Since you signed your will and trust, have you put one child on as joint owner of your bank account (to take care of things if “something happens”)? Have any of your children gotten divorced, or married, or had children? Do you still want the child who lived close to you fifteen years ago to be your executor and trustee, even though you’ve moved across the country to be near a different child? Have you signed an Arizona beneficiary deed after hearing a presentation, or listening to a friend? All of those things affect, and need to be taken care of in, your estate plan.

Another anecdote from our cases: last year we dealt with the estate of a fellow who moved to Arizona from another state. He had a trust and a will there, and he put his new Tucson home in the trust’s name. Apparently, though, he decided that his trust was now invalid, since he had moved from the other state to Arizona. So he made no changes.

Meanwhile, he got married. One of his children (named in his trust as a beneficiary) had become estranged. He tore up his will (it was invalid anyway, he thought). The result? His new wife ended up with his entire estate, as he apparently intended — but only after payment of several thousands of dollars of court costs and legal fees, and an opportunity for his estranged child to object (she didn’t, thankfully). Meanwhile, if he had talked with a lawyer before he died, he could have spent perhaps 1/10 of what it ultimately cost to take care of his estate.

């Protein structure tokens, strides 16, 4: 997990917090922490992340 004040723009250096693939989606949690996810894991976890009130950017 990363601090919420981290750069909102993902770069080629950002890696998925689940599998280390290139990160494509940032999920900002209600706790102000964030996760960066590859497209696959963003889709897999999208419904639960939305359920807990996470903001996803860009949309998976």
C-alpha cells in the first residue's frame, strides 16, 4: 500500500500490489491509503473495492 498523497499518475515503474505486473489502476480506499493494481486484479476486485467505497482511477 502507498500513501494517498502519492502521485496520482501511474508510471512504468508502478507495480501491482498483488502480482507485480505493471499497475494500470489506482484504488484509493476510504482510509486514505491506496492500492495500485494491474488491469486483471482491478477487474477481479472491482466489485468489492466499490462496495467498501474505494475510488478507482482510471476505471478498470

Insurance update

Do you have enough (or too much) life insurance? How about long-term care insurance? Shouldn’t you talk with someone about your insurance status, and see what needs to be changed?

Long-term care expenses, particularly, have changed a lot in the last few years. Long-term care insurance is a maturing market, which means that older policies need to be revisited — and people who have not gotten around to looking into the policies should set aside some time to do so. Soon.

We don’t give insurance advice directly (except to advise people that they need to get more information). We recommend you talk with a trusted agent, and make sure they have your entire insurance picture. Right after you make that appointment to update your estate plan.

Need more ideas?

Not all of your New Year’s resolutions need to be about legal issues. Two years ago we gave you some other ideas, and we offer them up for your consideration again this time. You’re welcome.

©2017 Fleming & Curti, PLC